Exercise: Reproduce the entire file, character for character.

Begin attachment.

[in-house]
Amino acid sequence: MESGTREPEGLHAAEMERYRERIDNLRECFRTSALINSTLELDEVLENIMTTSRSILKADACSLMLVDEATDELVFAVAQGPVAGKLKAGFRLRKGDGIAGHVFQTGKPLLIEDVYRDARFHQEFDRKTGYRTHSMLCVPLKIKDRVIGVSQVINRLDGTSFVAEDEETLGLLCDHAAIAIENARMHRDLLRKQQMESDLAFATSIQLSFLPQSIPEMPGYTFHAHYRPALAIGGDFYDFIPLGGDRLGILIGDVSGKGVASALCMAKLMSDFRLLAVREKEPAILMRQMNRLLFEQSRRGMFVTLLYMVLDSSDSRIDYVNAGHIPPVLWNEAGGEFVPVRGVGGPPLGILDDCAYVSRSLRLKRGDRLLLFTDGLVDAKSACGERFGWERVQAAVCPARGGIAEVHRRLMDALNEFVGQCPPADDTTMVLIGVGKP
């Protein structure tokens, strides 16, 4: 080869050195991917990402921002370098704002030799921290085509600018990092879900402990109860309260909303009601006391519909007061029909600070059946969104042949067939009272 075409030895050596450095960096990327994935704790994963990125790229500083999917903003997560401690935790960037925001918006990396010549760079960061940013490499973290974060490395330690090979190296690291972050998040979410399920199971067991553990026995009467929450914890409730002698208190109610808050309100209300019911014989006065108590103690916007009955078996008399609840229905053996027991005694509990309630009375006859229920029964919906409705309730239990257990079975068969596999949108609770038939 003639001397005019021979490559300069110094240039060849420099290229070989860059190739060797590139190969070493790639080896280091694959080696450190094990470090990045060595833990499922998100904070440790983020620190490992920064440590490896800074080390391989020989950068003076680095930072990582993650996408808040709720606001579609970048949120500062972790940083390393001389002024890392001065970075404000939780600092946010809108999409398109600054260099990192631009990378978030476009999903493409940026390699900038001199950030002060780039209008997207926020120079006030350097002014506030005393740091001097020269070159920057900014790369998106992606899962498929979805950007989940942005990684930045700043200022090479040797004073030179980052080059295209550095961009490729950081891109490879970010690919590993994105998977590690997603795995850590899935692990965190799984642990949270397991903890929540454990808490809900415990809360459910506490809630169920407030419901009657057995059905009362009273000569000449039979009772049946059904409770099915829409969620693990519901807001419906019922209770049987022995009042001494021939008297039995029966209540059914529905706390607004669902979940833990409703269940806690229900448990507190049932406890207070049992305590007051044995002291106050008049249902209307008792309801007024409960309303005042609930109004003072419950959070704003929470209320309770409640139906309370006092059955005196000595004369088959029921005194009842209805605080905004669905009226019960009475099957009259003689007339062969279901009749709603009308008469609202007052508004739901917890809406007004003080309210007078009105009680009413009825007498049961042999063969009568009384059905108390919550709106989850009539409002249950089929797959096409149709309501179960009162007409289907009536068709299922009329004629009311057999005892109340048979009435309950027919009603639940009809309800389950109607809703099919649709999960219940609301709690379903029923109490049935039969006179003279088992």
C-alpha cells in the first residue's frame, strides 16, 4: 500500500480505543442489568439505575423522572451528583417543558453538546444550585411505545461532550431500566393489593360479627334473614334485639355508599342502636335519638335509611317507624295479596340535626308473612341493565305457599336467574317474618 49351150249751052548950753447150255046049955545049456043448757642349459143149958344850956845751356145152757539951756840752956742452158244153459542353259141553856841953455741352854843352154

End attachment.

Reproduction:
[in-house]
Amino acid sequence: MESGTREPEGLHAAEMERYRERIDNLRECFRTSALINSTLELDEVLENIMTTSRSILKADACSLMLVDEATDELVFAVAQGPVAGKLKAGFRLRKGDGIAGHVFQTGKPLLIEDVYRDARFHQEFDRKTGYRTHSMLCVPLKIKDRVIGVSQVINRLDGTSFVAEDEETLGLLCDHAAIAIENARMHRDLLRKQQMESDLAFATSIQLSFLPQSIPEMPGYTFHAHYRPALAIGGDFYDFIPLGGDRLGILIGDVSGKGVASALCMAKLMSDFRLLAVREKEPAILMRQMNRLLFEQSRRGMFVTLLYMVLDSSDSRIDYVNAGHIPPVLWNEAGGEFVPVRGVGGPPLGILDDCAYVSRSLRLKRGDRLLLFTDGLVDAKSACGERFGWERVQAAVCPARGGIAEVHRRLMDALNEFVGQCPPADDTTMVLIGVGKP
């Protein structure tokens, strides 16, 4: 080869050195991917990402921002370098704002030799921290085509600018990092879900402990109860309260909303009601006391519909007061029909600070059946969104042949067939009272 075409030895050596450095960096990327994935704790994963990125790229500083999917903003997560401690935790960037925001918006990396010549760079960061940013490499973290974060490395330690090979190296690291972050998040979410399920199971067991553990026995009467929450914890409730002698208190109610808050309100209300019911014989006065108590103690916007009955078996008399609840229905053996027991005694509990309630009375006859229920029964919906409705309730239990257990079975068969596999949108609770038939 003639001397005019021979490559300069110094240039060849420099290229070989860059190739060797590139190969070493790639080896280091694959080696450190094990470090990045060595833990499922998100904070440790983020620190490992920064440590490896800074080390391989020989950068003076680095930072990582993650996408808040709720606001579609970048949120500062972790940083390393001389002024890392001065970075404000939780600092946010809108999409398109600054260099990192631009990378978030476009999903493409940026390699900038001199950030002060780039209008997207926020120079006030350097002014506030005393740091001097020269070159920057900014790369998106992606899962498929979805950007989940942005990684930045700043200022090479040797004073030179980052080059295209550095961009490729950081891109490879970010690919590993994105998977590690997603795995850590899935692990965190799984642990949270397991903890929540454990808490809900415990809360459910506490809630169920407030419901009657057995059905009362009273000569000449039979009772049946059904409770099915829409969620693990519901807001419906019922209770049987022995009042001494021939008297039995029966209540059914529905706390607004669902979940833990409703269940806690229900448990507190049932406890207070049992305590007051044995002291106050008049249902209307008792309801007024409960309303005042609930109004003072419950959070704003929470209320309770409640139906309370006092059955005196000595004369088959029921005194009842209805605080905004669905009226019960009475099957009259003689007339062969279901009749709603009308008469609202007052508004739901917890809406007004003080309210007078009105009680009413009825007498049961042999063969009568009384059905108390919550709106989850009539409002249950089929797959096409149709309501179960009162007409289907009536068709299922009329004629009311057999005892109340048979009435309950027919009603639940009809309800389950109607809703099919649709999960219940609301709690379903029923109490049935039969006179003279088992």
C-alpha cells in the first residue's frame, strides 16, 4: 500500500480505543442489568439505575423522572451528583417543558453538546444550585411505545461532550431500566393489593360479627334473614334485639355508599342502636335519638335509611317507624295479596340535626308473612341493565305457599336467574317474618 49351150249751052548950753447150255046049955545049456043448757642349459143149958344850956845751356145152757539951756840752956742452158244153459542353259141553856841953455741352854843352154